Loughborough researchers develop new acetone-enabled 4D printing technique

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Researchers at Loughborough University have developed a novel hybrid 3D printing technique that allows them to change the properties of printed parts over time, enabling a new form of 4D printing.

Named Material Treatment Extrusion Additive Manufacturing (MaTrEx-AM), the approach combines conventional extrusion-based 3D printing with a chemical treatment. Specifically, it leverages the organic chemical acetone to make targetted layers in a 3D printed object more durable. Depending on how the acetone is distributed and how much of it is applied between layers, the technique makes it possible to 3D print parts with modifiable mechanical properties, allowing users to control how they deform under load.

Dr Andy Gleadall, senior lecturer in additive manufacturing and co-author of the study, said, “The new capabilities are potentially valuable for a huge range of parts and structures, but perhaps the most obvious ones would be parts that deform during operation, and the way in which they deform needs to be controlled. The time-dependent nature of mechanical properties means the approach adds a new dimension to material capabilities, with in-situ hybrid processing facilitating a true 4D printing process.”

Loughborough University campus. Photo via Loughborough University.
Loughborough University campus. Photo via Loughborough University.

Acetone and 3D printing

Acetone is a common solvent used in everything from nail polish removal products to gasoline and grease cutters. In the 3D printing industry, the compound has its use as a surface finisher as it can dissolve polymers like ABS, enabling users to smooth over layer lines to make them invisible. The MaTrEx-AM process takes this concept a step further, applying acetone in-situ between layers rather than on the exteriors of printed parts.

But how does acetone change the mechanical properties of these printed layers? The answer lies in how filament is extruded by conventional FDM 3D printers. Since FDM systems deposit molten filament out of a circular-shaped nozzle, the tracks produced are of a cylindrical shape. This results in the contact area between the tracks being relatively small, giving rise to insufficient layer bonding and, ultimately, weaker parts.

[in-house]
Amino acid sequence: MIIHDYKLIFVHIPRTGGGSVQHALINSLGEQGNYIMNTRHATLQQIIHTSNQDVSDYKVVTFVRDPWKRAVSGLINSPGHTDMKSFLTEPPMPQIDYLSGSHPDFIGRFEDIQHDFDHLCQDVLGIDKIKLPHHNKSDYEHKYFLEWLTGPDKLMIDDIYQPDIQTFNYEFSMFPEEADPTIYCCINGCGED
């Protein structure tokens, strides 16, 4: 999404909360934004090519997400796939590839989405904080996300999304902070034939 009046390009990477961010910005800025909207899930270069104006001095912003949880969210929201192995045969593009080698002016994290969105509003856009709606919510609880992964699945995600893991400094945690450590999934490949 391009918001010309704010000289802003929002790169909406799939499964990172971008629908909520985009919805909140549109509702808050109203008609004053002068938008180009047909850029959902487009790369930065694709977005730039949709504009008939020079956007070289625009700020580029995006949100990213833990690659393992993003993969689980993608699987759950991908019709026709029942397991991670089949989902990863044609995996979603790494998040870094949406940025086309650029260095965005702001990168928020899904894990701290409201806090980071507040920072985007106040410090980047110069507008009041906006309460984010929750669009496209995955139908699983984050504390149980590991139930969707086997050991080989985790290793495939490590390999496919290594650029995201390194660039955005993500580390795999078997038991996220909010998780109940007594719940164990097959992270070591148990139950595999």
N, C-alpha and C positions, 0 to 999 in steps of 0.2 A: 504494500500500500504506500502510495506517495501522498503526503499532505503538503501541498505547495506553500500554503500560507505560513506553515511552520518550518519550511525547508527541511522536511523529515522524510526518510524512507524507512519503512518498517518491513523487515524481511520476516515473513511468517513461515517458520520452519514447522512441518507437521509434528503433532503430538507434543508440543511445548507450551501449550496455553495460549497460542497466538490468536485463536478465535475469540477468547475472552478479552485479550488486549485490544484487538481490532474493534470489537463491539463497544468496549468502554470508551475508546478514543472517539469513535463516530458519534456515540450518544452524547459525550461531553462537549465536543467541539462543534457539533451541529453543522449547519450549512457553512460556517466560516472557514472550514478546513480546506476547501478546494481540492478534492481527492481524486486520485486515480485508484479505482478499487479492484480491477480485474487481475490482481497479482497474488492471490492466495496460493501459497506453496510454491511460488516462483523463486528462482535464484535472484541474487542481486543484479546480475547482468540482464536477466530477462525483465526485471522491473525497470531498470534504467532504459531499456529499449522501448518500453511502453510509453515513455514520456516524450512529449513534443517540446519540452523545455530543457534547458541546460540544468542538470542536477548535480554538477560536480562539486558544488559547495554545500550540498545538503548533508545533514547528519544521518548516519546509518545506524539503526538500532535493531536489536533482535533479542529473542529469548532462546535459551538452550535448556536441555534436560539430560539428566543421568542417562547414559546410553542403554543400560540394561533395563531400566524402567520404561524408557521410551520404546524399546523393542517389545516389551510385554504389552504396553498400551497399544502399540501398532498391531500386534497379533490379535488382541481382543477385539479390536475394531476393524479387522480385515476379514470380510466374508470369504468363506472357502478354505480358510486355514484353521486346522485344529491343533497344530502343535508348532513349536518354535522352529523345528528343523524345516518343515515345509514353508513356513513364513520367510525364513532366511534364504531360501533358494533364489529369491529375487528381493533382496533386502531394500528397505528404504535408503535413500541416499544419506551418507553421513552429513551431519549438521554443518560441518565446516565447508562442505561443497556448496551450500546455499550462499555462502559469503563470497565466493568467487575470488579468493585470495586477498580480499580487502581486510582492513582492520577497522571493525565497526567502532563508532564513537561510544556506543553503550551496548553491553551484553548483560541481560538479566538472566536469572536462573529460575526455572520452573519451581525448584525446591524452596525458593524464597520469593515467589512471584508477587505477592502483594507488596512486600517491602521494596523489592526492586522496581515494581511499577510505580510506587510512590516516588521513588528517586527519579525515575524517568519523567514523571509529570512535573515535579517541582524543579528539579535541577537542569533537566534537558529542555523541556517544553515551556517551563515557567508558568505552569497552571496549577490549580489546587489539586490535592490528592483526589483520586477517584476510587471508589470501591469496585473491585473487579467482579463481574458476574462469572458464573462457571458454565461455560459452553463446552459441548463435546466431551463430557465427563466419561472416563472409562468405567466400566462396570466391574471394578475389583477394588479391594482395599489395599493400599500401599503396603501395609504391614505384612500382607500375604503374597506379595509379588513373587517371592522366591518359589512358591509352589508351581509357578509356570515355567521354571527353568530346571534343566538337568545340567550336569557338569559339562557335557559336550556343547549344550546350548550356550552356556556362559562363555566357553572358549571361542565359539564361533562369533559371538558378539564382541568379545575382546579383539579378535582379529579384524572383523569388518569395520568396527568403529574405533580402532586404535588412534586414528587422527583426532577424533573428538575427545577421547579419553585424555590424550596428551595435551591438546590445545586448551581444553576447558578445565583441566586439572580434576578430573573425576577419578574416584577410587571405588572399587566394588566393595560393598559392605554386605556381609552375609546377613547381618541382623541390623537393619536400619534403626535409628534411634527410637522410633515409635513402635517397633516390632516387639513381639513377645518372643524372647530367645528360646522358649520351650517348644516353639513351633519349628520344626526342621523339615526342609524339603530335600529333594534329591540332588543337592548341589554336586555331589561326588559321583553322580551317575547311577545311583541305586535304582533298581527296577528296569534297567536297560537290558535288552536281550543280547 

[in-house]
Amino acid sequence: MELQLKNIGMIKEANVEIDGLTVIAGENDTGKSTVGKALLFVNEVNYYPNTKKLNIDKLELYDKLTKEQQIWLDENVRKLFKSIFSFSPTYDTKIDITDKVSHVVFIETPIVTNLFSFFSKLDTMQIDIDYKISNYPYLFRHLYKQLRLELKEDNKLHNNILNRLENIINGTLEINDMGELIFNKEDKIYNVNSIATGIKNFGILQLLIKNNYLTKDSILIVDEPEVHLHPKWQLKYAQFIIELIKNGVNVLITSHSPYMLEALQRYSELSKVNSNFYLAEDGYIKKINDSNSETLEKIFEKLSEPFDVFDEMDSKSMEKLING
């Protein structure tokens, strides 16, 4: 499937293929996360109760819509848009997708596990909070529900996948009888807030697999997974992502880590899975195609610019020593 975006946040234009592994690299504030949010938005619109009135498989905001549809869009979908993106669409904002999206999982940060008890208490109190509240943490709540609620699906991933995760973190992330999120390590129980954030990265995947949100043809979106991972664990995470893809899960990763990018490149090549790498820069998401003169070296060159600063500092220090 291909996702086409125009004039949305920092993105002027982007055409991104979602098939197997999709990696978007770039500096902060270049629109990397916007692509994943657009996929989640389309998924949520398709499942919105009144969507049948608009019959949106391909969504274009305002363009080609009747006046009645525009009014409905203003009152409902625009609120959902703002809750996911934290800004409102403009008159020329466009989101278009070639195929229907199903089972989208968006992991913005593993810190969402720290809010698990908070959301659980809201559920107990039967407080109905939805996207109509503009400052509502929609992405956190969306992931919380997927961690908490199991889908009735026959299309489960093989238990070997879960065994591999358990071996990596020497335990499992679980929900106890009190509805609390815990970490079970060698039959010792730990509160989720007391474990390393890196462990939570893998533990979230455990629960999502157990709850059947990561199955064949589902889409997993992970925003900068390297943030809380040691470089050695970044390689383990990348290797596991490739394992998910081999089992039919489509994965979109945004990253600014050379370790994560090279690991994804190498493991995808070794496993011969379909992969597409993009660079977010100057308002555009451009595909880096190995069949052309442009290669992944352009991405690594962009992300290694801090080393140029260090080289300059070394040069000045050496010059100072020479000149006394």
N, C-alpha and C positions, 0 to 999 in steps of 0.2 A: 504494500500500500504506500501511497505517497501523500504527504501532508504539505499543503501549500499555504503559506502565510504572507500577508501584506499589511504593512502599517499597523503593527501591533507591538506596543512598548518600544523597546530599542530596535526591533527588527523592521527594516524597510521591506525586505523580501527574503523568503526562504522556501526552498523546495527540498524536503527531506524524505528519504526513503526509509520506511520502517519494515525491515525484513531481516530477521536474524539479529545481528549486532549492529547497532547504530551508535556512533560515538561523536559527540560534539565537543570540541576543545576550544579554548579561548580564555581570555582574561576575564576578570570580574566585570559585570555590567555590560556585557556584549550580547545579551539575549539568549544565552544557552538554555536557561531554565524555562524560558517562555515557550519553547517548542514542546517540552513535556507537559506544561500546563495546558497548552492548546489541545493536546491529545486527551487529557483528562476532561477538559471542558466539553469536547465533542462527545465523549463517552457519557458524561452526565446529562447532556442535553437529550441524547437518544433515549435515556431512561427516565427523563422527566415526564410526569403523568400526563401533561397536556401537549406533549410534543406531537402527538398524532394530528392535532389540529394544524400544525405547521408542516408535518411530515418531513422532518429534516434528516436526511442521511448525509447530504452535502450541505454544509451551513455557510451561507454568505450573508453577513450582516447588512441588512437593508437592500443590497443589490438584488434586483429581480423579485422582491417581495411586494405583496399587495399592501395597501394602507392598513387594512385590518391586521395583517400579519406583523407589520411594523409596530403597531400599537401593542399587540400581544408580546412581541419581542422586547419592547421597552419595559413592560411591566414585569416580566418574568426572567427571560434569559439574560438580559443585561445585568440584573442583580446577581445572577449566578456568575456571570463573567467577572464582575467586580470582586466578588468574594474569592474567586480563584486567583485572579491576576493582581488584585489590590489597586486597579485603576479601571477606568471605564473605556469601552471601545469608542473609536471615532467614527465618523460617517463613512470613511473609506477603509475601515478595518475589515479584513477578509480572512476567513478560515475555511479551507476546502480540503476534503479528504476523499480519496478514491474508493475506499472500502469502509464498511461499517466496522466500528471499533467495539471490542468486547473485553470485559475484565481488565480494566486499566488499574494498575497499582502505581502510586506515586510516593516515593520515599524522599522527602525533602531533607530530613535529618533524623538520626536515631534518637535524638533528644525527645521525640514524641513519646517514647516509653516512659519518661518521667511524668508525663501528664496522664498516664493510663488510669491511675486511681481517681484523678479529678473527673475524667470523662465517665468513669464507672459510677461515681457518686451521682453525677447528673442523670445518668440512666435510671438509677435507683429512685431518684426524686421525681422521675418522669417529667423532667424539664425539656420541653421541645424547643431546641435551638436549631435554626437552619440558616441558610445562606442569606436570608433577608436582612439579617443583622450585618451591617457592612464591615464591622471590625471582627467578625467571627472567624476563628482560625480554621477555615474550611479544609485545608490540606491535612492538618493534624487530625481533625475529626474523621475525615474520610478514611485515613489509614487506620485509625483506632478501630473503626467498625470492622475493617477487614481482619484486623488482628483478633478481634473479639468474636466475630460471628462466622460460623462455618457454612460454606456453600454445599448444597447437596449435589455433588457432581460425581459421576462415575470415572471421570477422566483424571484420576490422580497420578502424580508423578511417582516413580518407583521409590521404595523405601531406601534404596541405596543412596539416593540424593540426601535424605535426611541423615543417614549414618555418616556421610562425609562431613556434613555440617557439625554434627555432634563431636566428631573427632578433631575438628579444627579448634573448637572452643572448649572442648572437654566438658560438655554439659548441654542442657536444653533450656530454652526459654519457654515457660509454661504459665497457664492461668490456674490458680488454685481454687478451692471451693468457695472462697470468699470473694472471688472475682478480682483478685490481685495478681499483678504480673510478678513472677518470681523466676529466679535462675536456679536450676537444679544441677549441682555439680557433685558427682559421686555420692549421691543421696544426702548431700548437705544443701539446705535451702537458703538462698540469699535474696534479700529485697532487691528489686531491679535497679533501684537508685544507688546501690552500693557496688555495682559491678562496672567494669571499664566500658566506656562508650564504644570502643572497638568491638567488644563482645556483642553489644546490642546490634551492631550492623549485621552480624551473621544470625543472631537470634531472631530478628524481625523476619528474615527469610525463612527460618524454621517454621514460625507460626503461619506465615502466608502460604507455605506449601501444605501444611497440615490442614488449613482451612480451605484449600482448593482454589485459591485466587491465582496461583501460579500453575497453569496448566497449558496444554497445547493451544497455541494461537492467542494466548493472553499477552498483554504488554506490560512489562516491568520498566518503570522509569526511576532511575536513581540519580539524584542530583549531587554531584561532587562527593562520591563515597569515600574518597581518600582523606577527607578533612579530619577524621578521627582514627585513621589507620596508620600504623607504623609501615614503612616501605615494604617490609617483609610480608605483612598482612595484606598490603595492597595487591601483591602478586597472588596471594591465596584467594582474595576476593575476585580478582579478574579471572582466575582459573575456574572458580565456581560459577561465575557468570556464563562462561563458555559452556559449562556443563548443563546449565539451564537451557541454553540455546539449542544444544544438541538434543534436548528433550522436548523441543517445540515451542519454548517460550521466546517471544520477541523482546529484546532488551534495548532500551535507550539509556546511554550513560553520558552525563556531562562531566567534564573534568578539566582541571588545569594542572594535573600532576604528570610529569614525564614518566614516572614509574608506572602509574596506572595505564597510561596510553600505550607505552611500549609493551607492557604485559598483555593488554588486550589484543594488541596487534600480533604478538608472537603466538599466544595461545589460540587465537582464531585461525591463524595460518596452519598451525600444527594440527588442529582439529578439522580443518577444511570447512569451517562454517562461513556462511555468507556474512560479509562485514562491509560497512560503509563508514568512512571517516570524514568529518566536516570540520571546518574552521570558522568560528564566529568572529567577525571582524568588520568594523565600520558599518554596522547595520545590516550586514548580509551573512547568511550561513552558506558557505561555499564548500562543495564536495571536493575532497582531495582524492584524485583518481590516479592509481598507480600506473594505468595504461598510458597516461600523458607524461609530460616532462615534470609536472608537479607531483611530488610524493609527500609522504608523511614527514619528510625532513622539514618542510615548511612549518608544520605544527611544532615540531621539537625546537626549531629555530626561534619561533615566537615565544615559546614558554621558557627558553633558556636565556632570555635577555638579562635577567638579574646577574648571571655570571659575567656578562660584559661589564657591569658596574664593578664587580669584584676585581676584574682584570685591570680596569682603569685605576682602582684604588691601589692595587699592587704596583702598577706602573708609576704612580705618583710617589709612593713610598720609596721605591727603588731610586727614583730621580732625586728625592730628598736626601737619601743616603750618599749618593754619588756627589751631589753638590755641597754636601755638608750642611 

Gleadall explains, “The process adds material layer-by-layer – there are grooves between the layers, a bit like you’d see if you stacked a lot of logs sideways on top of one another, all lined up. 3D printed parts are often weak because of the way layers are laid down in sequence, so there are geometric defects between the layers and the bonding of material between layers may not be as good as the pure polymer.”

By applying acetone to these cylindrical tracks, it’s possible to melt them together for better fusion. This increases the contact area and the strength of the bonds, which gives rise to controllable mechanical properties (and programmable deformation profiles) via selective acetone application.

Acetone smoothing a 3D printed part made of ASA. Photo via Prusa.
Acetone smoothing a 3D printed part made of ASA. Photo via Prusa.

Helmet padding and biomedical implants

Gleadall’s team found that they could increase the plasticity of PLA and ABS parts by up to 25- and 16-fold by applying acetone, increasing the toughness of the treated areas. However, in the long term, the mechanical properties of these parts recovered to their original values by up to 90%, which is where the 4D comes in. This recovery happened within three hours for ABS, while PLA specimens took up to 60 days to recover. Importantly, even after the printed parts recovered their properties, any geometrical changes made in that time were retained.

According to the Loughborough team, the real-world applications of MaTrEx-AM include 4D lattice structures for impact-resistant helmet padding, as well as dynamic biomedical implants that deform along with the anatomy of the patient.

Further details of the study can be found in the paper titled MaTrEx AM: A new hybrid additive manufacturing process to selectively control mechanical properties.

MaTrEx-AM and its effect on 3D printed polymer parts. Image via Loughborough University.
MaTrEx-AM and its effect on 3D printed polymer parts. Image via Loughborough University.

In the academic sphere, 4D printing has proven itself to be a great tool for applications such as medical devices and soft robots. Researchers from the University of Freiburg and the University of Stuttgart recently developed a novel method of 4D printing a wearable wrist splint that self-adjusts to the anatomy of the patient. Inspired by the propagation mechanism of the air potato plant (Dioscorea bulbifera), the printed system can be pre-programmed to carry out complex movements when exposed to moisture.

Elsewhere, at Tianjin University, China, scientists recently 4D printed a self-propelling soft robot capable of roaming around on its own. The tube-shaped robot is made of a material called a liquid crystal elastomer, and it self-assembles when in contact with heat. The device leverages cleverly programmed fold patterns to induce strain within its own body, which enables it to roll over like a log.

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Featured image shows Loughborough University campus. Photo via Loughborough University.